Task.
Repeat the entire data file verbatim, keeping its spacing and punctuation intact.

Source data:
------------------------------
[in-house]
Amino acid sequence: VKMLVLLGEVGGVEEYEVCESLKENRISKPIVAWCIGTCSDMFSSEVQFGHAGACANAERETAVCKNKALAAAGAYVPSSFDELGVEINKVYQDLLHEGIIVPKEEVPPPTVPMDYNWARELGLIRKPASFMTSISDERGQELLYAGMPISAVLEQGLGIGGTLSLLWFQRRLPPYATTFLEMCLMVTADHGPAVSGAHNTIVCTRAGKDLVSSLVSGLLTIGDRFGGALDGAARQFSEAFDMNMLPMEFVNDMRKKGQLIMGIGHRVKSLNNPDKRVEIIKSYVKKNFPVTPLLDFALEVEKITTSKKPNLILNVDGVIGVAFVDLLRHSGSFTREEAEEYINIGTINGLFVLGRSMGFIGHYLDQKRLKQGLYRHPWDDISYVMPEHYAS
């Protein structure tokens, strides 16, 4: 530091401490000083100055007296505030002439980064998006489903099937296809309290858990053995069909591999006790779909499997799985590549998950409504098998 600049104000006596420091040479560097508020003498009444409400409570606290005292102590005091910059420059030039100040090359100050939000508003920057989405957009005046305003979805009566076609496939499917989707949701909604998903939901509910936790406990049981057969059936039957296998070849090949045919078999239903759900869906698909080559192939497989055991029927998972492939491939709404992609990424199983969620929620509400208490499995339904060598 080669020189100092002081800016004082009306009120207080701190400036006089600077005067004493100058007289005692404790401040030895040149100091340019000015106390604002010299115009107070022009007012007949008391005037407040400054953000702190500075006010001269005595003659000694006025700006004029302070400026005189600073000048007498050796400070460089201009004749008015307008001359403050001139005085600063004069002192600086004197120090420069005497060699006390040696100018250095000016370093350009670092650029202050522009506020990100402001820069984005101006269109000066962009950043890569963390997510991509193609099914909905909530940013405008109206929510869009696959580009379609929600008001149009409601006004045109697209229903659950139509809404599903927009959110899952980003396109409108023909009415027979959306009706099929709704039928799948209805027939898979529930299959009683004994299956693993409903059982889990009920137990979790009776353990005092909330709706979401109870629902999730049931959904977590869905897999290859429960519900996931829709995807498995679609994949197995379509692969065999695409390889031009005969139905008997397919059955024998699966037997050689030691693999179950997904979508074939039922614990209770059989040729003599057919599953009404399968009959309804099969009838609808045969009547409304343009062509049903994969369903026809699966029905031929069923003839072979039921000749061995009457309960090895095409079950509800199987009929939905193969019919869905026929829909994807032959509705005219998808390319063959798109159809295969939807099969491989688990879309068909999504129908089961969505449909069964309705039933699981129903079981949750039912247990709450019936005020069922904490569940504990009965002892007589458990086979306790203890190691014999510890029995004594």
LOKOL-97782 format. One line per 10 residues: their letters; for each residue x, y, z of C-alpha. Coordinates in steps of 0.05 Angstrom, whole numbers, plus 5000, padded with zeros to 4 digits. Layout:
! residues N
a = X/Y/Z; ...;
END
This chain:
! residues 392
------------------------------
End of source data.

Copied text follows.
[in-house]
Amino acid sequence: VKMLVLLGEVGGVEEYEVCESLKENRISKPIVAWCIGTCSDMFSSEVQFGHAGACANAERETAVCKNKALAAAGAYVPSSFDELGVEINKVYQDLLHEGIIVPKEEVPPPTVPMDYNWARELGLIRKPASFMTSISDERGQELLYAGMPISAVLEQGLGIGGTLSLLWFQRRLPPYATTFLEMCLMVTADHGPAVSGAHNTIVCTRAGKDLVSSLVSGLLTIGDRFGGALDGAARQFSEAFDMNMLPMEFVNDMRKKGQLIMGIGHRVKSLNNPDKRVEIIKSYVKKNFPVTPLLDFALEVEKITTSKKPNLILNVDGVIGVAFVDLLRHSGSFTREEAEEYINIGTINGLFVLGRSMGFIGHYLDQKRLKQGLYRHPWDDISYVMPEHYAS
């Protein structure tokens, strides 16, 4: 530091401490000083100055007296505030002439980064998006489903099937296809309290858990053995069909591999006790779909499997799985590549998950409504098998 600049104000006596420091040479560097508020003498009444409400409570606290005292102590005091910059420059030039100040090359100050939000508003920057989405957009005046305003979805009566076609496939499917989707949701909604998903939901509910936790406990049981057969059936039957296998070849090949045919078999239903759900869906698909080559192939497989055991029927998972492939491939709404992609990424199983969620929620509400208490499995339904060598 080669020189100092002081800016004082009306009120207080701190400036006089600077005067004493100058007289005692404790401040030895040149100091340019000015106390604002010299115009107070022009007012007949008391005037407040400054953000702190500075006010001269005595003659000694006025700006004029302070400026005189600073000048007498050796400070460089201009004749008015307008001359403050001139005085600063004069002192600086004197120090420069005497060699006390040696100018250095000016370093350009670092650029202050522009506020990100402001820069984005101006269109000066962009950043890569963390997510991509193609099914909905909530940013405008109206929510869009696959580009379609929600008001149009409601006004045109697209229903659950139509809404599903927009959110899952980003396109409108023909009415027979959306009706099929709704039928799948209805027939898979529930299959009683004994299956693993409903059982889990009920137990979790009776353990005092909330709706979401109870629902999730049931959904977590869905897999290859429960519900996931829709995807498995679609994949197995379509692969065999695409390889031009005969139905008997397919059955024998699966037997050689030691693999179950997904979508074939039922614990209770059989040729003599057919599953009404399968009959309804099969009838609808045969009547409304343009062509049903994969369903026809699966029905031929069923003839072979039921000749061995009457309960090895095409079950509800199987009929939905193969019919869905026929829909994807032959509705005219998808390319063959798109159809295969939807099969491989688990879309068909999504129908089961969505449909069964309705039933699981129903079981949750039912247990709450019936005020069922904490569940504990009965002892007589458990086979306790203890190691014999510890029995004594």
LOKOL-97782 format. One line per 10 residues: their letters; for each residue x, y, z of C-alpha. Coordinates in steps of 0.05 Angstrom, whole numbers, plus 5000, padded with zeros to 4 digits. Layout:
! residues N
a = X/Y/Z; ...;
END
This chain:
! residues 392